You don’t have to look far to find those who think we should have more government. It’s perhaps only the last 10% of the Tory Party hanging on to the fringe which argues that perhaps we’ be better off with fewer grand plans. Everyone else is arguing not whether there should be more government but just which particular plan that power of the state should thrust upon us. Much the same is true elsewhere too. We seem caught in a politics which has given up on the basic questions and is stuck in a how d’we spend the loot rather than is it ours to spend loop.
Quite why this is so is somewhat puzzling. We’ve had the recent report into the home insulation schemes which tell us what we should have known already:
But much more than theory or haggling over technical details, we have excellent empirical evidence that a Green New Deal just does not work. It’s been tried, twice, on different sides of the world and it didn’t work either time.
The first time it was Australia. The global recession hits, so as a nice bit of Keynesian pump-priming they figured: Why not insulate the houses of the nation and thereby protect, or even limit, climate change? This plan from the central government meant that every bodger, crook, and incompetent got grants and tax money to ruin houses. They even had a Royal Commissionto tell us all what a disaster it was. It is not a usual belief that either Britain or the U.S. have fewer chancers than Australia.
Despite this report, the British government decided to do the same thing. A central plan, with targets, disbursing rivers of tax money, to insulate the houses of the nation. This was then done so badly that there are fears that as many as a million houses have been ruined, and certainly thousands have been turned into entirely useful mushroom farms and not useful dwellings.
Government simply doesn’t work at this level of detail would be a useful conclusion. And yet people do still insist on ever more such plans:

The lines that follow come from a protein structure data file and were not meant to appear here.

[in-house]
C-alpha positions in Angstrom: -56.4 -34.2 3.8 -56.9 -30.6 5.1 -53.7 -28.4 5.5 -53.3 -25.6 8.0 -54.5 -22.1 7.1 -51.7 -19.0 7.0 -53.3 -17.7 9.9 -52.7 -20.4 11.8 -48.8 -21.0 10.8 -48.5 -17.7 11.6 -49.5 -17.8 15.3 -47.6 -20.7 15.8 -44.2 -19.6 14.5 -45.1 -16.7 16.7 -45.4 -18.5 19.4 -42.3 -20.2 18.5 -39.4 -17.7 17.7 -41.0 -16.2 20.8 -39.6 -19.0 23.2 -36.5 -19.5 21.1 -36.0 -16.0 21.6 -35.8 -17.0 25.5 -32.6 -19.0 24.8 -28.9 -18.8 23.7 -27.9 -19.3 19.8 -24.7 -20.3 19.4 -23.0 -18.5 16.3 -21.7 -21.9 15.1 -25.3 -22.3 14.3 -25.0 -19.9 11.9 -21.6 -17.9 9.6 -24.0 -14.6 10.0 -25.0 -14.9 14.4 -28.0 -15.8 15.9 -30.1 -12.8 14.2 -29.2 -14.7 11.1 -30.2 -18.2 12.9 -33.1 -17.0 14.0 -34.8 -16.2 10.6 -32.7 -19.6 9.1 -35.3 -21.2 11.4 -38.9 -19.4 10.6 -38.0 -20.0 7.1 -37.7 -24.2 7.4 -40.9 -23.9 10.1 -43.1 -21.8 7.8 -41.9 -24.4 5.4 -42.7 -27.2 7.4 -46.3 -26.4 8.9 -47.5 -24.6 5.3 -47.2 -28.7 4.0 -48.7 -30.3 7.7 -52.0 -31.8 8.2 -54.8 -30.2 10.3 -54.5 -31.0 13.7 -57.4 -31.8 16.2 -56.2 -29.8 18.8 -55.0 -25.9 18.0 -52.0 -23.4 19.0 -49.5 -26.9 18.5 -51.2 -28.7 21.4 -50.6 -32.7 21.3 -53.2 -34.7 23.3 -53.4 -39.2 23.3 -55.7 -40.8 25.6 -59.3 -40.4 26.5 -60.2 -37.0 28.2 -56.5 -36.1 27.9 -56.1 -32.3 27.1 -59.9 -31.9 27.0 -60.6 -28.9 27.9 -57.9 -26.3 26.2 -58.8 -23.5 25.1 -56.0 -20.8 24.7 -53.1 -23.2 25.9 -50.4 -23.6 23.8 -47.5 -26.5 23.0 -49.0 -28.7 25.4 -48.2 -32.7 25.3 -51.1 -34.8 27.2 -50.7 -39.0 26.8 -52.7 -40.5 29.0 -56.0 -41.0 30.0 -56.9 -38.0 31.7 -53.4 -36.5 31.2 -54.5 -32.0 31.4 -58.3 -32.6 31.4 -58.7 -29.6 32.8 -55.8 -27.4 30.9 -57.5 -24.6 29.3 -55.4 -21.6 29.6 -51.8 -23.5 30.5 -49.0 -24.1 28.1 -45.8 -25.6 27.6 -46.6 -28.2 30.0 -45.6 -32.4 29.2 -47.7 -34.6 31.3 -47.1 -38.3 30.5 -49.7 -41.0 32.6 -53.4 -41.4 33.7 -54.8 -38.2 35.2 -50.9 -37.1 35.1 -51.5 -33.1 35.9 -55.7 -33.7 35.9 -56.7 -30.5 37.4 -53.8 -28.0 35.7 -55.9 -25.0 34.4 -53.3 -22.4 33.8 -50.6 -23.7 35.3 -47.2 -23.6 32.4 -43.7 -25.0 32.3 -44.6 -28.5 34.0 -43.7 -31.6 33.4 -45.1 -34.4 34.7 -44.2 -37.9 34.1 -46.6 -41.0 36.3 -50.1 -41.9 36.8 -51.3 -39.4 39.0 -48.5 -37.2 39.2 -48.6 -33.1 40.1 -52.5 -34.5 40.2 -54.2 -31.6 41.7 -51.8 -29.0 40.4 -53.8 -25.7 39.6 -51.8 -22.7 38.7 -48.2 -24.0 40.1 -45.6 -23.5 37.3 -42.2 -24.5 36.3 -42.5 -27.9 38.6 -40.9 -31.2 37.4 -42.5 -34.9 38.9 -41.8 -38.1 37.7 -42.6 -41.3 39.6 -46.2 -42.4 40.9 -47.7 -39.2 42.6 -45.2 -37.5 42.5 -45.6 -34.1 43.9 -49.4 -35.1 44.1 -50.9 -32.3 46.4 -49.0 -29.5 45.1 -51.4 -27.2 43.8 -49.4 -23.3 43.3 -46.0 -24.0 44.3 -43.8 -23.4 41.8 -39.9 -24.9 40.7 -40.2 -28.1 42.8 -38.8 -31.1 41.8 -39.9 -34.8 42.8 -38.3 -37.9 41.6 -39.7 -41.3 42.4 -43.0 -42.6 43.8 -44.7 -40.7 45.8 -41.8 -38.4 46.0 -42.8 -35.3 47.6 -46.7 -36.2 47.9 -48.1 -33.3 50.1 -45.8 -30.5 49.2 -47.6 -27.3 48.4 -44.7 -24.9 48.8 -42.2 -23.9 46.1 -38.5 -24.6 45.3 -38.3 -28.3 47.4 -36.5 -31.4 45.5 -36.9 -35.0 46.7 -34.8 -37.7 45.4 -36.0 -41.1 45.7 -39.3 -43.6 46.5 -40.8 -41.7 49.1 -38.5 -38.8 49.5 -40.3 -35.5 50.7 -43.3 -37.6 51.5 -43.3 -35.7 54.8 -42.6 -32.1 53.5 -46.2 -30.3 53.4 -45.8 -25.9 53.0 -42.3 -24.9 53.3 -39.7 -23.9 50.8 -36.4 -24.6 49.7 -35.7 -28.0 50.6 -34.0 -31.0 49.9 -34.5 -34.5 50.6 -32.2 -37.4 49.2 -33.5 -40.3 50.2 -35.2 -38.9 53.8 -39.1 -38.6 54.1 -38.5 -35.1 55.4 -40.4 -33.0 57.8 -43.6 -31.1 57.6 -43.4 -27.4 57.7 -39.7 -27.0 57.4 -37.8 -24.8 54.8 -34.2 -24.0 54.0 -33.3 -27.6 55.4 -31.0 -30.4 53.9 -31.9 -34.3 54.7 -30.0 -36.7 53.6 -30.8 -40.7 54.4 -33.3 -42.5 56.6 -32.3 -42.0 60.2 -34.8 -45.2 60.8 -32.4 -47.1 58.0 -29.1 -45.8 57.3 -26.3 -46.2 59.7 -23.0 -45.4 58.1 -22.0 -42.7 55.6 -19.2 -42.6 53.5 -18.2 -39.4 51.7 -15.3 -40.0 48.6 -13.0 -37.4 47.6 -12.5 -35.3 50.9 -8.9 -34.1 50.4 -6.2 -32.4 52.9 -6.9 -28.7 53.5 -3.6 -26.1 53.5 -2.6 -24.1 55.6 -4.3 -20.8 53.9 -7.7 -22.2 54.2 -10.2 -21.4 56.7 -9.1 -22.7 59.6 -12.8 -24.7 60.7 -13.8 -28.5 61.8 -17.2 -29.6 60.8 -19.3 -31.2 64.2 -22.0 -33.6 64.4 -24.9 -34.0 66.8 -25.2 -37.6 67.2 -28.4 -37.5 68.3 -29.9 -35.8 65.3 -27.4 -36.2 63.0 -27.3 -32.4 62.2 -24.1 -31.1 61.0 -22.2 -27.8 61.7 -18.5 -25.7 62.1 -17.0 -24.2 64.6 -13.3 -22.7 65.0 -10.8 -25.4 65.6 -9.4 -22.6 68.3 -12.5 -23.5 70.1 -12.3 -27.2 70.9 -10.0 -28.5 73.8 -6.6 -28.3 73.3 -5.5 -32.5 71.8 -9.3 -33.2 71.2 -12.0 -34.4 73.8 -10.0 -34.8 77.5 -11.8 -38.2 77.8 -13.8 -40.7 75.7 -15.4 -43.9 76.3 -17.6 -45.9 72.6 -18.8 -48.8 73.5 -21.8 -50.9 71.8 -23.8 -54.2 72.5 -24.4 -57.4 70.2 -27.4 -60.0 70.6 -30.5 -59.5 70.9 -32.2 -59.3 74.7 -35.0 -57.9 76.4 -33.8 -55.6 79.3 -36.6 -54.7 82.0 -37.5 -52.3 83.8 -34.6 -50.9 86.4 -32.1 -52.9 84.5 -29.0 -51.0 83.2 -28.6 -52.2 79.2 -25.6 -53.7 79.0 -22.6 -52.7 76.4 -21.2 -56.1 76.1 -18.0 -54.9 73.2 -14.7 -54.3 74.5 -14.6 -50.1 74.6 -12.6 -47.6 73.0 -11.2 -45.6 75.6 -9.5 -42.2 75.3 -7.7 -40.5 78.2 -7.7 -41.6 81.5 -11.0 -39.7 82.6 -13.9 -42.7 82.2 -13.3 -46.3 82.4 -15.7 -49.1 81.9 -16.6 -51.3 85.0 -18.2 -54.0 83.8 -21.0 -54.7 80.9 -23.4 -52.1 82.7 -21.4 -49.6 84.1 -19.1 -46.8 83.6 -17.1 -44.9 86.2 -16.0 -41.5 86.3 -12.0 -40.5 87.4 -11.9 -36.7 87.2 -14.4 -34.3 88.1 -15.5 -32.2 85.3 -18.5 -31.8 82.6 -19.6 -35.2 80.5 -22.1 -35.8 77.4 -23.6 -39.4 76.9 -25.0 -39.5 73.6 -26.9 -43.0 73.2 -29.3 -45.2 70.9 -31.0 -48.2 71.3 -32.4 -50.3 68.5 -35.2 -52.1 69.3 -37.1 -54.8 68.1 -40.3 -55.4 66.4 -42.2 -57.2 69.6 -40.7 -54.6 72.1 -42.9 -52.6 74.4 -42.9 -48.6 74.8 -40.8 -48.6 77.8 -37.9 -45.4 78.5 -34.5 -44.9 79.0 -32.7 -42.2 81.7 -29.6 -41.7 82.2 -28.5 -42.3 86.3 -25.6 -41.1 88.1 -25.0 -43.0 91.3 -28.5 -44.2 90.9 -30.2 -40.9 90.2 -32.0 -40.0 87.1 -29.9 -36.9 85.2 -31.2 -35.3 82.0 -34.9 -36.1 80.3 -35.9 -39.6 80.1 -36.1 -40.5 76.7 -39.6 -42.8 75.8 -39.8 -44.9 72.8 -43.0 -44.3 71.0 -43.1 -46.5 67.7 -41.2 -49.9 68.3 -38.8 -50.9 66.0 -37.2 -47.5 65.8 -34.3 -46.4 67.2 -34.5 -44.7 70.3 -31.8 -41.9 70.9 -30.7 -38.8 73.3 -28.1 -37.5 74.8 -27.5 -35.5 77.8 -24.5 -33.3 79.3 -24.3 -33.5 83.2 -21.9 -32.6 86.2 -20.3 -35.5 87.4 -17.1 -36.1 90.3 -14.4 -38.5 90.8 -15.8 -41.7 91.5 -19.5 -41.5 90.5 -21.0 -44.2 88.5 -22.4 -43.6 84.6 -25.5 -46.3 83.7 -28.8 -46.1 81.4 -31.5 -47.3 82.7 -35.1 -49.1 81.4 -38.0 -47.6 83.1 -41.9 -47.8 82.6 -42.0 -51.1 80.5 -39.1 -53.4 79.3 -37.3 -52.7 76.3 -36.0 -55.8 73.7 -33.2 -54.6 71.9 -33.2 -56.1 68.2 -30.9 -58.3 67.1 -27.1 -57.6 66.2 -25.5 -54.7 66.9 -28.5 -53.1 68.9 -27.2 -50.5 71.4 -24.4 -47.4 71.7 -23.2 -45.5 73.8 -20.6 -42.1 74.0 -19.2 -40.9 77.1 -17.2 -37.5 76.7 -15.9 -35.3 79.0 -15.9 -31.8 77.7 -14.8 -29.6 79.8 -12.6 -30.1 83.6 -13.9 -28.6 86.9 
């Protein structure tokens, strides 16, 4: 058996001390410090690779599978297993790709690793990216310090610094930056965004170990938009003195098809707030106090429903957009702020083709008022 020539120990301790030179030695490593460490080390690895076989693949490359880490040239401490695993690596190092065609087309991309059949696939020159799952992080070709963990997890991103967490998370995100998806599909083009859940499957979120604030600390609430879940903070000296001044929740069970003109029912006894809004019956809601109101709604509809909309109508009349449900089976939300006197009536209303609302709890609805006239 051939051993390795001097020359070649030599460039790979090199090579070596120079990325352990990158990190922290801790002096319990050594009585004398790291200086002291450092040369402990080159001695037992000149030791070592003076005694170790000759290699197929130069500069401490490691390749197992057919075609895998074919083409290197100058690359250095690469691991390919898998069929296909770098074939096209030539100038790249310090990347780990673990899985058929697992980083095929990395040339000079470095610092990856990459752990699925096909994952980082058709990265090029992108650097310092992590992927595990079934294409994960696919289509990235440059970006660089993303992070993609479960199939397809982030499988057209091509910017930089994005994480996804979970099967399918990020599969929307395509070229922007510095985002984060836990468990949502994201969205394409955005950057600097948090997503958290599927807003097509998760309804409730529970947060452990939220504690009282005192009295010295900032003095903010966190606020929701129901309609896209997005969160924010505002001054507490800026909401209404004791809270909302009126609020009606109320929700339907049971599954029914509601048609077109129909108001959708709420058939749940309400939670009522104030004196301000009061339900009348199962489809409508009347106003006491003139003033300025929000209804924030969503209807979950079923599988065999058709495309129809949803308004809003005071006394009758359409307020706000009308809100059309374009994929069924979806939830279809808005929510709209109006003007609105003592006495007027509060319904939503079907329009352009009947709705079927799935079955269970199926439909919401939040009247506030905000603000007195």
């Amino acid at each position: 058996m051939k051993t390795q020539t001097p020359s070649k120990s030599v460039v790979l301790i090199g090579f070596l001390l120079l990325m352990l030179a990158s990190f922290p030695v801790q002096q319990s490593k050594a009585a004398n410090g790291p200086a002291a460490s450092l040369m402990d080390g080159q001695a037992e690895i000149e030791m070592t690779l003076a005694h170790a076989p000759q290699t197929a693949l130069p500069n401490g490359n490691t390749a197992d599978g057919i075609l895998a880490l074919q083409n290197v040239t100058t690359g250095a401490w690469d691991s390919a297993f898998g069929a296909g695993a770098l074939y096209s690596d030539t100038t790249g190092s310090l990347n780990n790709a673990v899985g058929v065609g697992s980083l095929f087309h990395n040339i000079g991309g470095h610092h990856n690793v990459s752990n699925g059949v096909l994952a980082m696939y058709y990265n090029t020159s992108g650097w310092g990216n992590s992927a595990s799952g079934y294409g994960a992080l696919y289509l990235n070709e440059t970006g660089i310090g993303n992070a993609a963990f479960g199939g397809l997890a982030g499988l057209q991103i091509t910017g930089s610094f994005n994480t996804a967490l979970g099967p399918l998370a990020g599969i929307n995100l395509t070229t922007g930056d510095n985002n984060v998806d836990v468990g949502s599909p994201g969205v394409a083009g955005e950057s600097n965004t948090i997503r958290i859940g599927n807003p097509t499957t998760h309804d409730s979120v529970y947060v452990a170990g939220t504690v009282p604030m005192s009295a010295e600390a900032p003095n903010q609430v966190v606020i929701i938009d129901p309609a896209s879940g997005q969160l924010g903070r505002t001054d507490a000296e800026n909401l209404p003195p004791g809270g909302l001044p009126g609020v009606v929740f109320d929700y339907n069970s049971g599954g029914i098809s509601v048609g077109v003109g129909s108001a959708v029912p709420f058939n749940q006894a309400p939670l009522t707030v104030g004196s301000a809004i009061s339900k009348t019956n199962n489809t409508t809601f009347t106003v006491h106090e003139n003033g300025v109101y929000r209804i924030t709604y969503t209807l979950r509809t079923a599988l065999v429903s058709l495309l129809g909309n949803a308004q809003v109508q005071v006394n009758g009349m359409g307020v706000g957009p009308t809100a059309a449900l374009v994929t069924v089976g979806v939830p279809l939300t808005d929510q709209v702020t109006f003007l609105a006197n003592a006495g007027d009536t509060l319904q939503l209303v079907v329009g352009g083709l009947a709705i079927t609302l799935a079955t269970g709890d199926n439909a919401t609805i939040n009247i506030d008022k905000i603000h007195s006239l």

Consumers face paying half a billion pounds more than expected for the rollout of smart meters and the programme has no chance of hitting its deadline, the UK’s spending watchdog has warned.
The National Audit Office said that with 39m old-fashioned meters yet to be replaced, there is “no realistic prospect” of meeting a goal of all homes and businesses being offered one by the end of 2020 as planned.
In a damning report on the £11bn infrastructure project, the group said that energy suppliers were expecting just 70-75% of households and small businesses to have a smart meter by then.
It’s not actually that difficult a task. We know exactly where every electricity meter in the country is. We’ve even got wires leading from central points to each and every one of them allowing a Theseus and Minotaur search process. And yet a simple rolling process of replacement is beyond government to plan, undertake or even design so implementation is possible.
The report was strongly critical of the government allowing 12.5m first-generation smart meters, known as SMETS1, to be installed – more than twice as many had been expected by this point.
Yep, they even insisted upon the installation of things they knew would need to be replaced stat. One of the more hilarious idiocies is that this is all about being Green, saving power, the bright new dawn of renewables. These meters not being able to take account of home generated power from solar cells. Seriously, go figure.
Certainly, there are some things that must be done, some that can only be done by government. There’s even a select class that both must be done and can only be done by government. But as we can see, government’s not very good at doing things.
Another way to put this is sure, there are some things that markets unadorned don’t do well. But that’s not sufficient to then conclude that government must do this or these things. For our choice is between how markets do it not very well and which manner governments will screw it up. There is no platonic ideal process of government which is the alternative to messy reality.
Or to put it simply, given how badly government cocks things up why do people want more of it?